Students discuss Iraq War direction

Katie Mastro

With American troops being in Iraq for quite some time, Saddleback College students are actively conversing about it. On Nov. 14 from 12-2 p.m. an Iraq War peace discussion was held in the Village Quad.

“This is to promote campus awareness and bring knowledge to students about the Iraq War,” said Democrat Club member Sean Godlewski, 20, political science. “Eventually getting out is a major goal, and this [discussion] promotes different ideas for the eventual end of the war.”

Many students have not been exposed to the reality of war and how it began. The lecture gave them a chance to become more informed.

“This gives people the opportunity to speak about the war,” said Iraq War peace discussion coordinator Anthony Sarashid, 23, anthropology. “Many students are on the fences of what to think.”

The first hour was designated for four professors, Timothy Braatz, Lee Haggerty, Mike Merrifield, and Carmenmara Hernandez Bravo to lecture on the Iraq War, evaluating its fermenting debt, its astounding consequences for the American public, its speculative justification for it and the impact on Iraqi citizens.

“[A total of] $720 million are spent [each] day on landmines, tanks, missiles, and other equipment,” Braatz said. “We should be advocating creation, not destruction. I use irony to make clear the insanity of the society we live under. We are not at war, but the war is at us. We pay in resources, lives, and sanity. If this is sanity, I’d like to be insane.”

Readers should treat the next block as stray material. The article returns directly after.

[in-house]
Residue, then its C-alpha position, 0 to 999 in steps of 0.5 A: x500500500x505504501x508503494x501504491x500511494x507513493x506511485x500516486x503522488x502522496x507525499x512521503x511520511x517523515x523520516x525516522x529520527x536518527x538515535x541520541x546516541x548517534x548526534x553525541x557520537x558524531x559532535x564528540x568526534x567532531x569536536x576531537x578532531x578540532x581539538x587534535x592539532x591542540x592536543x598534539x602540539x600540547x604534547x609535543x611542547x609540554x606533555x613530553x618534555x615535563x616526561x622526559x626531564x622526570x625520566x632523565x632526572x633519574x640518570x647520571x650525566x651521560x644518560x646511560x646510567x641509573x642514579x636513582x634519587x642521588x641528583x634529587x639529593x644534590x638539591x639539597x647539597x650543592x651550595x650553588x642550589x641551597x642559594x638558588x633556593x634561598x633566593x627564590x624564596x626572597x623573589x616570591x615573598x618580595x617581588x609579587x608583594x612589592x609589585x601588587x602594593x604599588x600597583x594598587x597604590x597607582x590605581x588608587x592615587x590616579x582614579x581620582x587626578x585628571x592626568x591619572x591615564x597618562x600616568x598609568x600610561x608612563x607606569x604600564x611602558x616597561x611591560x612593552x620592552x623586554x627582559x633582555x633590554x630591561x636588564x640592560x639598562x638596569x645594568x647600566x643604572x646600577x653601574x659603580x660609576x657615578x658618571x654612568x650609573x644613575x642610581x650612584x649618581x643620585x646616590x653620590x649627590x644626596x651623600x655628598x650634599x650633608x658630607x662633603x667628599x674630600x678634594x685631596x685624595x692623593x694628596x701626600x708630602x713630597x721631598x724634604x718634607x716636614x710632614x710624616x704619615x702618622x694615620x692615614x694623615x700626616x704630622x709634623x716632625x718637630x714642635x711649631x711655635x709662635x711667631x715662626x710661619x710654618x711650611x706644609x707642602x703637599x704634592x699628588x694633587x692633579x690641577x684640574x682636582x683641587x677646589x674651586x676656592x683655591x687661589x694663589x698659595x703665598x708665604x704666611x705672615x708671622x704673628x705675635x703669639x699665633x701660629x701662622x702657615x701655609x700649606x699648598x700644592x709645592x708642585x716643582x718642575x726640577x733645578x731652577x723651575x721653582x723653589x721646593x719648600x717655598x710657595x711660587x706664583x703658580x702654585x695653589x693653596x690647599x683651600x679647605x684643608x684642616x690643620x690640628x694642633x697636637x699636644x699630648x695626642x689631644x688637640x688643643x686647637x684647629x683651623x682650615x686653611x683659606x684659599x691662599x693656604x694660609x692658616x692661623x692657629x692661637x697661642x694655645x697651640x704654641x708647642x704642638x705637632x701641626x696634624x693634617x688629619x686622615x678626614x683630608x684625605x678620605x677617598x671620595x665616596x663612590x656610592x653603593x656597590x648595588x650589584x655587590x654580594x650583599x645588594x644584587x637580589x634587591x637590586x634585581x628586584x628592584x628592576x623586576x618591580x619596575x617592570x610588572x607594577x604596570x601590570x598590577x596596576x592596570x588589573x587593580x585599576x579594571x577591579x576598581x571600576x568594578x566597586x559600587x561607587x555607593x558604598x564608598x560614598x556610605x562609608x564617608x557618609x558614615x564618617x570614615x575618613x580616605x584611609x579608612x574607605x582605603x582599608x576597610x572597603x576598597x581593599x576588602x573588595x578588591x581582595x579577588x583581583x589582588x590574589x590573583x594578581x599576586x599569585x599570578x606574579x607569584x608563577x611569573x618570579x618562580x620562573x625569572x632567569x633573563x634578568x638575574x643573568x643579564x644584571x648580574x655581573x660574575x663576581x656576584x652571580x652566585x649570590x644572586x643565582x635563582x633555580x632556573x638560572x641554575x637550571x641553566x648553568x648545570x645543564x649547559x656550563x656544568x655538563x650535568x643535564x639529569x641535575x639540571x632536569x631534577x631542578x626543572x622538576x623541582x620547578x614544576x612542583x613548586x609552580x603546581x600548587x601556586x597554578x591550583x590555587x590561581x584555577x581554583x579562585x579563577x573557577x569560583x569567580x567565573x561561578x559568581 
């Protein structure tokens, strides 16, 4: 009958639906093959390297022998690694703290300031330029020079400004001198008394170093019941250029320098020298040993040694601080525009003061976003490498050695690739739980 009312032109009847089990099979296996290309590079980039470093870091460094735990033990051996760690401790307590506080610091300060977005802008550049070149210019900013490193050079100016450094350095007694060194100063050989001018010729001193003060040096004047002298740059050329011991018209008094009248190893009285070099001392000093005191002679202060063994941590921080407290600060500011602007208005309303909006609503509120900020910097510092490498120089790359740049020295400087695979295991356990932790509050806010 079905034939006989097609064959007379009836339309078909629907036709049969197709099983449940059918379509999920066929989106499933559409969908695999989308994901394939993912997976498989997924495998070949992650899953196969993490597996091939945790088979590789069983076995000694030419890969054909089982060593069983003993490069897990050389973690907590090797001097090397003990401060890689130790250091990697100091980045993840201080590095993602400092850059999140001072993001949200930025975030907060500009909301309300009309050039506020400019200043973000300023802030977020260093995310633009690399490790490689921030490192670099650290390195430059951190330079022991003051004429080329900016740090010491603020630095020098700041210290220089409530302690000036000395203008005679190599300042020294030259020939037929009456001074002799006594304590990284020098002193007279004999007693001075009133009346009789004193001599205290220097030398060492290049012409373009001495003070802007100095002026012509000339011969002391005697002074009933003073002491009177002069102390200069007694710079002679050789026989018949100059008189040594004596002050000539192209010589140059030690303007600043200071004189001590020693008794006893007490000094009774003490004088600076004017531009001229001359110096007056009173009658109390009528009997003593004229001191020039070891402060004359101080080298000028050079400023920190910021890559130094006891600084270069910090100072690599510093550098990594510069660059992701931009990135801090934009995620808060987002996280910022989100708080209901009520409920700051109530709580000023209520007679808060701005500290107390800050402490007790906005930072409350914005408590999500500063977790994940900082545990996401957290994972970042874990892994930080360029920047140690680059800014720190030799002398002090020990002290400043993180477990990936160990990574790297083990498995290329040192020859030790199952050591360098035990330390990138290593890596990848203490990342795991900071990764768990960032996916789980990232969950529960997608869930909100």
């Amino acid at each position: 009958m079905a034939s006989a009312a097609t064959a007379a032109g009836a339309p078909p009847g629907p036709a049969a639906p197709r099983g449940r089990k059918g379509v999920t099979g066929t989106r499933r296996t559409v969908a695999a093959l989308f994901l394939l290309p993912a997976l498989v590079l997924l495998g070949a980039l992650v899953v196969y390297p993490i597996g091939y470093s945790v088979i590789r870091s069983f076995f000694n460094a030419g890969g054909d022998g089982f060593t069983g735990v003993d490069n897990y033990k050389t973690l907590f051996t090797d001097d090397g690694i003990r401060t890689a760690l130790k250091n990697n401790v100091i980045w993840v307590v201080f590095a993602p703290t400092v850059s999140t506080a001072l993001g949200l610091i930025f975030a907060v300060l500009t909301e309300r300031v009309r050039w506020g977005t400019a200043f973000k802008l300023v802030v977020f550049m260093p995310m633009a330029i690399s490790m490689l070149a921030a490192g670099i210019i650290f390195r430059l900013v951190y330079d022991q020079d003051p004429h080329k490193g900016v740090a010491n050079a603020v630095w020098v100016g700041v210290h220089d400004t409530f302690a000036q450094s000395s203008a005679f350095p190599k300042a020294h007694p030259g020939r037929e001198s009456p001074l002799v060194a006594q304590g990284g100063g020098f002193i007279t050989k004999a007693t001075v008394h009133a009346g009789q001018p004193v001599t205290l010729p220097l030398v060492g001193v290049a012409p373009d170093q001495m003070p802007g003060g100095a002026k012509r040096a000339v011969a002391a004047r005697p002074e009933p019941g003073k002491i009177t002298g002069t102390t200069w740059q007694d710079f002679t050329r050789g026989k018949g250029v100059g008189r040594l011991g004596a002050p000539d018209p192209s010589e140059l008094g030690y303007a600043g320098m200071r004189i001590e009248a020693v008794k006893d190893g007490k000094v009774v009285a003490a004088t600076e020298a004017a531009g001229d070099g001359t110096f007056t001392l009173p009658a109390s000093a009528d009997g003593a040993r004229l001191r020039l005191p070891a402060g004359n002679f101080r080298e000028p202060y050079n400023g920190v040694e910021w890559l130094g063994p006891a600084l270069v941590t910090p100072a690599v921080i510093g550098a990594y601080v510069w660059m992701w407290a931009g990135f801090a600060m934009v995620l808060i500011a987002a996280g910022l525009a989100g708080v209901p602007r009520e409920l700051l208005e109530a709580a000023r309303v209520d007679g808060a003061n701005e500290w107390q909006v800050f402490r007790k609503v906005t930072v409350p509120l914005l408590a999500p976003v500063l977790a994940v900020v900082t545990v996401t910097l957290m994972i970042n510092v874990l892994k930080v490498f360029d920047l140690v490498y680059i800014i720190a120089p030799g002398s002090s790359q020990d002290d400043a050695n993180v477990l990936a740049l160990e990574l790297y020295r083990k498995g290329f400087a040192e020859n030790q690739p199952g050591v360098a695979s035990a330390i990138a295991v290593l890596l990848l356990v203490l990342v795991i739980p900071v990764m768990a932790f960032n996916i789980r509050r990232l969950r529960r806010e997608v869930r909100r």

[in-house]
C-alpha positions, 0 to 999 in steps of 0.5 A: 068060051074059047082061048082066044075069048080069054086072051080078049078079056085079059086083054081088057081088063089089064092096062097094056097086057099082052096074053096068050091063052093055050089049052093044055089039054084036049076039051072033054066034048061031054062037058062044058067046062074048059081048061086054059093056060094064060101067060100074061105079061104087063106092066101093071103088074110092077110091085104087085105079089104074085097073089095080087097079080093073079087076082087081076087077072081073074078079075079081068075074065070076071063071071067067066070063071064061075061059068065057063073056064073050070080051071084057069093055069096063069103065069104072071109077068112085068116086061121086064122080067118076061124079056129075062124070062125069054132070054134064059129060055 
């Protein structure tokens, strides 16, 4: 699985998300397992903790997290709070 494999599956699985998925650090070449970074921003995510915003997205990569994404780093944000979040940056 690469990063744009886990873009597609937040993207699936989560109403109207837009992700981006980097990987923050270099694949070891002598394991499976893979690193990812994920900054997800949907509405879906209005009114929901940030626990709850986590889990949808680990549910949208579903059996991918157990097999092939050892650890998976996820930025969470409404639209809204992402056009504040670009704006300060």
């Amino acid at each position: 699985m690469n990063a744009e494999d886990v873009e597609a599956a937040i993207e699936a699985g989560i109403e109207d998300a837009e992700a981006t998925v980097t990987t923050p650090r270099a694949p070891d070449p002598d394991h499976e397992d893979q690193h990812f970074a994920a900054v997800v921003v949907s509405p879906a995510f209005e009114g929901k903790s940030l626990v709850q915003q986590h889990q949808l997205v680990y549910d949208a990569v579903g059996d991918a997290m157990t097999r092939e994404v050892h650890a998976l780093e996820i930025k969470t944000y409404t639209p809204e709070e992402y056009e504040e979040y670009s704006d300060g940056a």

Many are at a loss for why this war started due to the government’s elusiveness.

“The policy of the administration has changed so much in regards to the Iraq War,” Haggerty said. “The current administration went in without a plan.”

The discussion got the audience fired up and led people to seek more involvement in politics.

“I have this feeling that my country’s been hijacked,” Merrifield said. “Who’s the army? Who’s the enemy? I plan on becoming more and more vocally active. I am going to do something.”

The second hour of the discussion was an open mic session where everyone had the privilege to make their voices heard.A couple of war veterans took the stand and reflected upon their experiences and what they learned from them.

“Most wars have to do with economics and business,” said Iraq war veteran David Curry, 26, sociology. “The real question is what type of society do you want to mold and have your children grow up in? I don’t want corporate interest to speak on my behalf. I want to speak on my behalf.”

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